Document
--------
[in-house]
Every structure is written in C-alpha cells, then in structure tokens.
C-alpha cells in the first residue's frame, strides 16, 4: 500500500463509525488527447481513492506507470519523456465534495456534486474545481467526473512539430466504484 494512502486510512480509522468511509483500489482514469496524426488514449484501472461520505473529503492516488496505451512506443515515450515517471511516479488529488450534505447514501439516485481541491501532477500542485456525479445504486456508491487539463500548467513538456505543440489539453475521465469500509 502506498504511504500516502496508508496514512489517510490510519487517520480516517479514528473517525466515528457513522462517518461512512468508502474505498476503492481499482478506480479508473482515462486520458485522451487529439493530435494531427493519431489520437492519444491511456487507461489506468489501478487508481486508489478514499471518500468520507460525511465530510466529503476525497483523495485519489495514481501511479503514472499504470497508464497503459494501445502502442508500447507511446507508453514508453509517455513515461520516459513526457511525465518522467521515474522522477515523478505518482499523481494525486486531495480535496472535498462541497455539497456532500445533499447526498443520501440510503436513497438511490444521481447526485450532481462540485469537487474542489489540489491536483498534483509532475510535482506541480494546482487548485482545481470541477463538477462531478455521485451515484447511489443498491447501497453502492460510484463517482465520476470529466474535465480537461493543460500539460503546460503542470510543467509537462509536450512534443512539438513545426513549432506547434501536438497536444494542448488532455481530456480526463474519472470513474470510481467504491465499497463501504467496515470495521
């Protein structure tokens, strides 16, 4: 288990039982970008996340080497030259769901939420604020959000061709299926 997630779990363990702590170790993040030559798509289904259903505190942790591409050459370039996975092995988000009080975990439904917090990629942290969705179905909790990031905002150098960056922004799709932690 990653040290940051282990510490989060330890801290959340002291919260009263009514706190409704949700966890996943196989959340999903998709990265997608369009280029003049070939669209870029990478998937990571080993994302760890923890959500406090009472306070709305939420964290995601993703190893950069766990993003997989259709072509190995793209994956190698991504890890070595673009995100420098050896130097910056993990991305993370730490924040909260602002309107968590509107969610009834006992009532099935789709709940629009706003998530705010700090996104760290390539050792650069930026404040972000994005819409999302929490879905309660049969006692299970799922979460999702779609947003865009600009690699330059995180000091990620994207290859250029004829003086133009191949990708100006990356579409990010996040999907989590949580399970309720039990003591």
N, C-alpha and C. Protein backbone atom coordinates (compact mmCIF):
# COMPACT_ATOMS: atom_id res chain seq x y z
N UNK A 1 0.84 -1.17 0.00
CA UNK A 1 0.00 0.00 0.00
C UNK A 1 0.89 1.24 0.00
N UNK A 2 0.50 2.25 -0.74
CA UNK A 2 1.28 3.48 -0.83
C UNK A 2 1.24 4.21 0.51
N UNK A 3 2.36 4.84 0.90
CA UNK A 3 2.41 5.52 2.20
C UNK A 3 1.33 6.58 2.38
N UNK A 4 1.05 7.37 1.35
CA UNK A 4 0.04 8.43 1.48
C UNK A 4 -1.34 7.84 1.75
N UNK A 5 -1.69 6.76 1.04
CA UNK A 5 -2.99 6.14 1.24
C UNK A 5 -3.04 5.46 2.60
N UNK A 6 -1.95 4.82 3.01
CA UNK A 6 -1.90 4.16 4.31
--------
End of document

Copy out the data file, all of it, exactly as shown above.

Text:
[in-house]
Every structure is written in C-alpha cells, then in structure tokens.
C-alpha cells in the first residue's frame, strides 16, 4: 500500500463509525488527447481513492506507470519523456465534495456534486474545481467526473512539430466504484 494512502486510512480509522468511509483500489482514469496524426488514449484501472461520505473529503492516488496505451512506443515515450515517471511516479488529488450534505447514501439516485481541491501532477500542485456525479445504486456508491487539463500548467513538456505543440489539453475521465469500509 502506498504511504500516502496508508496514512489517510490510519487517520480516517479514528473517525466515528457513522462517518461512512468508502474505498476503492481499482478506480479508473482515462486520458485522451487529439493530435494531427493519431489520437492519444491511456487507461489506468489501478487508481486508489478514499471518500468520507460525511465530510466529503476525497483523495485519489495514481501511479503514472499504470497508464497503459494501445502502442508500447507511446507508453514508453509517455513515461520516459513526457511525465518522467521515474522522477515523478505518482499523481494525486486531495480535496472535498462541497455539497456532500445533499447526498443520501440510503436513497438511490444521481447526485450532481462540485469537487474542489489540489491536483498534483509532475510535482506541480494546482487548485482545481470541477463538477462531478455521485451515484447511489443498491447501497453502492460510484463517482465520476470529466474535465480537461493543460500539460503546460503542470510543467509537462509536450512534443512539438513545426513549432506547434501536438497536444494542448488532455481530456480526463474519472470513474470510481467504491465499497463501504467496515470495521
């Protein structure tokens, strides 16, 4: 288990039982970008996340080497030259769901939420604020959000061709299926 997630779990363990702590170790993040030559798509289904259903505190942790591409050459370039996975092995988000009080975990439904917090990629942290969705179905909790990031905002150098960056922004799709932690 990653040290940051282990510490989060330890801290959340002291919260009263009514706190409704949700966890996943196989959340999903998709990265997608369009280029003049070939669209870029990478998937990571080993994302760890923890959500406090009472306070709305939420964290995601993703190893950069766990993003997989259709072509190995793209994956190698991504890890070595673009995100420098050896130097910056993990991305993370730490924040909260602002309107968590509107969610009834006992009532099935789709709940629009706003998530705010700090996104760290390539050792650069930026404040972000994005819409999302929490879905309660049969006692299970799922979460999702779609947003865009600009690699330059995180000091990620994207290859250029004829003086133009191949990708100006990356579409990010996040999907989590949580399970309720039990003591």
N, C-alpha and C. Protein backbone atom coordinates (compact mmCIF):
# COMPACT_ATOMS: atom_id res chain seq x y z
N UNK A 1 0.84 -1.17 0.00
CA UNK A 1 0.00 0.00 0.00
C UNK A 1 0.89 1.24 0.00
N UNK A 2 0.50 2.25 -0.74
CA UNK A 2 1.28 3.48 -0.83
C UNK A 2 1.24 4.21 0.51
N UNK A 3 2.36 4.84 0.90
CA UNK A 3 2.41 5.52 2.20
C UNK A 3 1.33 6.58 2.38
N UNK A 4 1.05 7.37 1.35
CA UNK A 4 0.04 8.43 1.48
C UNK A 4 -1.34 7.84 1.75
N UNK A 5 -1.69 6.76 1.04
CA UNK A 5 -2.99 6.14 1.24
C UNK A 5 -3.04 5.46 2.60
N UNK A 6 -1.95 4.82 3.01
CA UNK A 6 -1.90 4.16 4.31